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Last week we had the opportunity to catch up with DNO friend and model Christie Sentner about New Orleans and her move to Los Angeles.



What's your name and where are you from? What first attracted you to New Orleans/why did you move there?

My name's Christie Sentner. Born in Miami, Florida but grew up in a small town in North Florida – Leesburg.

I played the piano from a young age and joined the jazz band at my middle school. We won a competition and got to travel to New Orleans to play on the riverfront and meet musicians at Loyola. So that was my intro to New Orleans – and I was really fascinated by it, more so than my classmates were. Especially the streetcar going through the Garden District. Then I was in a folk band while living in Gainesville, Florida and we road tripped to New Orleans. After that I decided to apply to transfer to Loyola. But what attracted me to the city was that it was the opposite of the place I was coming from, which I never identified with or felt at home in.

Did you play music in New Orleans much? What were some of the most fulfilling things you were involved with there?

I got really into school work and stopped singing in our band, although we did play one show at Neutral Ground Coffee Shop which was really great and memorable because we played with Benjamin Booker, who we knew from Gainesville and moved at the same time to New Orleans. But the most fulfilling things I was involved with in New Orleans were tutoring writing at Lusher and working at Lycée Francais. And truthfully, working at DNO and meeting people through the shop.



Now that you've spent some time away, what are things you most miss about New Orleans?

One of the things I miss most about New Orleans is that there are all these seasons in a year that aren't signaled by the weather, but that are cause for celebration. There's always something to look forward to that everyone is involved in and it creates this collective excitement that's palpable, and I've never experienced that anywhere else.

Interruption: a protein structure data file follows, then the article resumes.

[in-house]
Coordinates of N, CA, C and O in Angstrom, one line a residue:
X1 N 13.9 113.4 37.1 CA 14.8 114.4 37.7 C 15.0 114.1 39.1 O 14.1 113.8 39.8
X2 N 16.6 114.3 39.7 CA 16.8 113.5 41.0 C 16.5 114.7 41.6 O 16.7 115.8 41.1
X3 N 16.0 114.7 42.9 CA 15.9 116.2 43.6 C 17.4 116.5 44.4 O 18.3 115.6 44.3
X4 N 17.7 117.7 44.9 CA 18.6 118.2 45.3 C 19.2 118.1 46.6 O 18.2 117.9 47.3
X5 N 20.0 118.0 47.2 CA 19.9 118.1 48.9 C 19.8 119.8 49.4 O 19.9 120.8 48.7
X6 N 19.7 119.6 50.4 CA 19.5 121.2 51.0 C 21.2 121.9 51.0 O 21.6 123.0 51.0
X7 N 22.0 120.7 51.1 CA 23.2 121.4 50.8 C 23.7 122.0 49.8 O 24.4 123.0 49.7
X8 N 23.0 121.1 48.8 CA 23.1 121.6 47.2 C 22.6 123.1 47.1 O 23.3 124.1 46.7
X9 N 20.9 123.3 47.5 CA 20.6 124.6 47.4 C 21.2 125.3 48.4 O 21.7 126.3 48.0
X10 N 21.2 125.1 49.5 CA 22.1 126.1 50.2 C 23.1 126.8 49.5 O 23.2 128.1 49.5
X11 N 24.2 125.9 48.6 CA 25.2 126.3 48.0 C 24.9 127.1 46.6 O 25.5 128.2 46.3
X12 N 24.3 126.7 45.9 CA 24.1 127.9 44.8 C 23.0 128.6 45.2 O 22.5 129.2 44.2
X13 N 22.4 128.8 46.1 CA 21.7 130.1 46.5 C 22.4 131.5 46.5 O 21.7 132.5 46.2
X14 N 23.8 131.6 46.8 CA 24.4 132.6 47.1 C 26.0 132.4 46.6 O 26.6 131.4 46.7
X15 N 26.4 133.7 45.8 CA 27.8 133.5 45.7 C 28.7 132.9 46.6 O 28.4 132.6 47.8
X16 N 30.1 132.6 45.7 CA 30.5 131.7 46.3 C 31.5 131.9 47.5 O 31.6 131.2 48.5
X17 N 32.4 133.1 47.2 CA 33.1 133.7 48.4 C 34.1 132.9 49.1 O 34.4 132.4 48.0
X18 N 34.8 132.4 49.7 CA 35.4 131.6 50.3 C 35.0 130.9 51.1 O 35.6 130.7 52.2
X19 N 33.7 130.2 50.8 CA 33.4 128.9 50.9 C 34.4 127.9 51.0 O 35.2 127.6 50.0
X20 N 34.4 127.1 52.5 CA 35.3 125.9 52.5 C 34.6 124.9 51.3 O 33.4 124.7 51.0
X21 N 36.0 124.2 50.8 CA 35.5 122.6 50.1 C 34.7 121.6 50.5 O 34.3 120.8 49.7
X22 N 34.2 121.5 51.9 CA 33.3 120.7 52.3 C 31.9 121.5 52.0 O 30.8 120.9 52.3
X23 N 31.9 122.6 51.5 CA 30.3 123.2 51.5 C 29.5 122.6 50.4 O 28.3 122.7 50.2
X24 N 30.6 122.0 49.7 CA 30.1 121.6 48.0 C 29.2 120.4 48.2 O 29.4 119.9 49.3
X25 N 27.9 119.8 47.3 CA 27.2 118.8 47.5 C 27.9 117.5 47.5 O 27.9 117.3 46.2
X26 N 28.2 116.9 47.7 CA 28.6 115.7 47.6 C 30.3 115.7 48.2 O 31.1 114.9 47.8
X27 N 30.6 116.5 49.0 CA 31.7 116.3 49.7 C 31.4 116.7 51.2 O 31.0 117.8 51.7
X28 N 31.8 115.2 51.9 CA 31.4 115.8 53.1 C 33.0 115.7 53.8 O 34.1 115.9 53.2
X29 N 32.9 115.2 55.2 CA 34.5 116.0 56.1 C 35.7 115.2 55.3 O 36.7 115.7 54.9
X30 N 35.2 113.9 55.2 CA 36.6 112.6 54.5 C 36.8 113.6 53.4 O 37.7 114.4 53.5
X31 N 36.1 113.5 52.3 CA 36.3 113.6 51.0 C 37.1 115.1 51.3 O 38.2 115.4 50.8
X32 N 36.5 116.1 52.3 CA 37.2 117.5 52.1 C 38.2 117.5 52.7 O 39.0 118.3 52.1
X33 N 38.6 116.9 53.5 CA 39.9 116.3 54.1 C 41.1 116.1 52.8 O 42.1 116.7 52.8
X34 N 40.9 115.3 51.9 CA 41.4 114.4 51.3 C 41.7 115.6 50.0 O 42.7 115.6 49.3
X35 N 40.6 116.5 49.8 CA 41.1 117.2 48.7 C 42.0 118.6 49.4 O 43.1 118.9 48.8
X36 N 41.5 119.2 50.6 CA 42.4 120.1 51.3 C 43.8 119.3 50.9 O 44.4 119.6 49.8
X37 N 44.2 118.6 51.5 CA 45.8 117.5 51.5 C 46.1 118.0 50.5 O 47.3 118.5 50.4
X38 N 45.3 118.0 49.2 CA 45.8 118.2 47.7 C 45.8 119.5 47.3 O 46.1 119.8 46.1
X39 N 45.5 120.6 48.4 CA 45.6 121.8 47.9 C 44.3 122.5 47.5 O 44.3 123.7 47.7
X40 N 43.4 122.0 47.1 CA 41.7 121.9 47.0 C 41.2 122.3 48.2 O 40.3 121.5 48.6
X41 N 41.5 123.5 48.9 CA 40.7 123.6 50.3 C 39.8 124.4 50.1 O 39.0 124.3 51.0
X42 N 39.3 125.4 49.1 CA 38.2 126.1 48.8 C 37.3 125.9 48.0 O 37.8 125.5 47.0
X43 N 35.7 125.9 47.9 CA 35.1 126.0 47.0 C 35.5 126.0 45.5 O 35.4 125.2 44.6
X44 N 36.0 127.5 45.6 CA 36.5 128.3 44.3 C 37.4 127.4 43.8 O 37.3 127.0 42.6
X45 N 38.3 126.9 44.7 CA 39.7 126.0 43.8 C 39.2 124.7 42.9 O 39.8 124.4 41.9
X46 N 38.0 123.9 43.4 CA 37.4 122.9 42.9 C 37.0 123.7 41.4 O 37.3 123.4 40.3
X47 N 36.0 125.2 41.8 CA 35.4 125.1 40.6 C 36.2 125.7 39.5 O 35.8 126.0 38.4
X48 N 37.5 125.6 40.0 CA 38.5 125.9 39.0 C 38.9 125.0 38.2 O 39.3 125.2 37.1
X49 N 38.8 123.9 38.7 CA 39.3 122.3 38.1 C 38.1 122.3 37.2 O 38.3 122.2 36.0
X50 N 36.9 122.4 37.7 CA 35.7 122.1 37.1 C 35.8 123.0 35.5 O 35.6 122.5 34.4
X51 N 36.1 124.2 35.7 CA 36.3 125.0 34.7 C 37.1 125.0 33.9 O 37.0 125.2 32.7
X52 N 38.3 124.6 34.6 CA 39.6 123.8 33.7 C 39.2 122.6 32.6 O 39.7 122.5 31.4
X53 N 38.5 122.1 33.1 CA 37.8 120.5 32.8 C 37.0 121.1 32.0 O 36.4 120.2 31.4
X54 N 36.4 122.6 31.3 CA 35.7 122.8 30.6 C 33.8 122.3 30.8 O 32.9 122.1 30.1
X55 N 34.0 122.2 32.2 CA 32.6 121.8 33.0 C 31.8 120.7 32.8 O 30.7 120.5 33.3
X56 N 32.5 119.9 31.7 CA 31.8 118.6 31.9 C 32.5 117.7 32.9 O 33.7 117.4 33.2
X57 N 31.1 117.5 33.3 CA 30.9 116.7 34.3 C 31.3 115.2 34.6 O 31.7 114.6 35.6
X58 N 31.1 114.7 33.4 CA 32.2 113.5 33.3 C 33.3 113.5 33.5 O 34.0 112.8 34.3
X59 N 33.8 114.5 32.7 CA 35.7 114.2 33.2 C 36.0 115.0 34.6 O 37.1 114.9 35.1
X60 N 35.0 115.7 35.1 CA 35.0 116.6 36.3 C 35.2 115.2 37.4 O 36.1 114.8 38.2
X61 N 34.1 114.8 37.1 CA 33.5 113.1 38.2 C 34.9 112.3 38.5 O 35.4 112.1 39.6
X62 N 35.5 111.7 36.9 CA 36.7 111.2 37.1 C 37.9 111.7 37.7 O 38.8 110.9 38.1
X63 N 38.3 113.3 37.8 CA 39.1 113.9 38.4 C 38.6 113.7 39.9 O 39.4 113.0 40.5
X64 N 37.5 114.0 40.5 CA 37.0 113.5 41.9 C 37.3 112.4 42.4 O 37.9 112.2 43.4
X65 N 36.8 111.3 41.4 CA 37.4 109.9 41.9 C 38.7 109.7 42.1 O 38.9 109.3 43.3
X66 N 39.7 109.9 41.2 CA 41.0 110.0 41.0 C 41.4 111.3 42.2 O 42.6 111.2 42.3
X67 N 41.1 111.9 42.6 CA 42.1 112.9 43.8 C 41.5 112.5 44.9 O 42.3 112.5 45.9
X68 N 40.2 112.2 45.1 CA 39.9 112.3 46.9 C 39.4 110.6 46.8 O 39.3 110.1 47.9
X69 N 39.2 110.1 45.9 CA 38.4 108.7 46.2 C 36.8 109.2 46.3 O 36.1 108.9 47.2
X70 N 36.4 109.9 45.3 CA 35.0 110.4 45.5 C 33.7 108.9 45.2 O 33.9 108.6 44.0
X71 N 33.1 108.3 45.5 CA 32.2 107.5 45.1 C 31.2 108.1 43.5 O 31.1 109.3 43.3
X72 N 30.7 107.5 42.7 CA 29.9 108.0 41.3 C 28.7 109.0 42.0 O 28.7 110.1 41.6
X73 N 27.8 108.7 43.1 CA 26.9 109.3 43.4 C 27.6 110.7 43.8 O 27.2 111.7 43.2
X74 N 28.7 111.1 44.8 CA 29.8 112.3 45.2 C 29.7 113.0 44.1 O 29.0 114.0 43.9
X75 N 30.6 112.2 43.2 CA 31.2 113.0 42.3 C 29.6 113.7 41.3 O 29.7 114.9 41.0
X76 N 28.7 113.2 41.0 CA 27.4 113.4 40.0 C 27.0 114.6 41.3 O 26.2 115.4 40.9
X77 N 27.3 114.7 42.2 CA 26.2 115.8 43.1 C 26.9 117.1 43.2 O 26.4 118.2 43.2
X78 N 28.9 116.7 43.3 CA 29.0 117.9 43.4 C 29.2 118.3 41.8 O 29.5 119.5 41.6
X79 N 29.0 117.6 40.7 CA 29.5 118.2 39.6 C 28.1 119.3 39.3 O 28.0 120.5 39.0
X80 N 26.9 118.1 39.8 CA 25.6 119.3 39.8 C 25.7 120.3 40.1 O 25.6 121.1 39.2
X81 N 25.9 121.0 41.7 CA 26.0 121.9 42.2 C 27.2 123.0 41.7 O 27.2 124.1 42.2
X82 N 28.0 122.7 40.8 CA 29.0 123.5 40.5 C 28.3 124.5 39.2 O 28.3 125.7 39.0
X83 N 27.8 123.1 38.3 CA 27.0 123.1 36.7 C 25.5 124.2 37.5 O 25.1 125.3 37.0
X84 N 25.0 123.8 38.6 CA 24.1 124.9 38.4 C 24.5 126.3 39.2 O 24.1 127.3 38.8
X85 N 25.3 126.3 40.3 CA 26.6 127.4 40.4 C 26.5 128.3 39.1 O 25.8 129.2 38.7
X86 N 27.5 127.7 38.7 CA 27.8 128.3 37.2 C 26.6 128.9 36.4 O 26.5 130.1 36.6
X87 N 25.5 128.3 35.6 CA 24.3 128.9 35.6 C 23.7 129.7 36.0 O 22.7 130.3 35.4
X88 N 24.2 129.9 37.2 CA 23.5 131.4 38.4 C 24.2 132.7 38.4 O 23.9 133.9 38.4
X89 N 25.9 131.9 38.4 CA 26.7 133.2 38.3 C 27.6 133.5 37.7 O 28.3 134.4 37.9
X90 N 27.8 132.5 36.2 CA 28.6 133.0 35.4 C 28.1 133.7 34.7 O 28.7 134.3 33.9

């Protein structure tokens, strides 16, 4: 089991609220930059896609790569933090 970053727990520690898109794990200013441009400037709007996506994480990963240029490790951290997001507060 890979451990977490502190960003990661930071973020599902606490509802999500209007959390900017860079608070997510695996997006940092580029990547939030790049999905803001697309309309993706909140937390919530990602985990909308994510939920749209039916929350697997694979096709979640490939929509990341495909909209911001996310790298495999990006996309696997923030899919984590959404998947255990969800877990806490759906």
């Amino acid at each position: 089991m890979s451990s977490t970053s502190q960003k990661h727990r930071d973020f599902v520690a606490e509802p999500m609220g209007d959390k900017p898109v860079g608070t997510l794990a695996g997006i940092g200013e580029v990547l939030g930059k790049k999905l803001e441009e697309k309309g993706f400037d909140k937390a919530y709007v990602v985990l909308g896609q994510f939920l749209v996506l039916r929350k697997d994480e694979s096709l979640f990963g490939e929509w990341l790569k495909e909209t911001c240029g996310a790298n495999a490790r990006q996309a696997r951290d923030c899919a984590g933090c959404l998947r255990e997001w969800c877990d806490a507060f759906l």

So true, so good. And so different from LA, where it’s almost opposite in that regard.

Yeah, I've been really missing that feeling. It's like a Christmas morning feeling.

Are you happy in Los Angeles? What have you been loving about life in California?

I really like LA, but it has definitely taken me out of my comfort zone. I really love where I live, it feels so removed from the craziness of areas like West Hollywood or Downtown. And I love the landscape here. I've only ever lived in the southeast, and when I first got to California it felt like Jurassic Park or something. I also love how much is constantly happening. Like NYC – there's a niche for everyone, and if you love something obscure you can find a community of people who also love that thing...especially with films.

It's all so spot on! Do you feel as though you are still searching out your niche there? Or is there already a connection to community/work that keeps you going?

I'm definitely still searching for my niche, and that can feel overwhelming at times because there are so many ambitious, talented young people here who are sure. But I was really lucky because I've met a few people who are really involved in various organizations for promoting women in the film industry in all areas. And I feel like that's where I want to be and what I want to be a part of.



Good to hear! Is there anything more you would like to say about that? 

I'm on a massive bicoastal email list for women in the film industry, and it's just so cool because you're able to see the scale of projects being created and executed by women and everyone helps each other and you feel like you can ask anything – like if you need a house, a job, or a recommendation...

That’s great! Is that how you found your apartment? Would you like to describe your living situation? What's your neighborhood like? 

Yeah, I found my apartment through the mailing list. I moved to LA with just a few hundred dollars and realized pretty quickly that I would have to find an alternative living space. I only got like two responses and one was my current landlord who told me about the camper she'd been renting on Airbnb.

So I'm renting this 1955 Kenskill camper in El Sereno in between Highland Park and South Pasadena, and the neighborhood is great – everyone looks out for each other.

“Everyone looks out for each other.” — That sounds great! 

Yeah, and people are way more willing to help lift each other up than is the perception.



Photos of Christie by Michael Tucker

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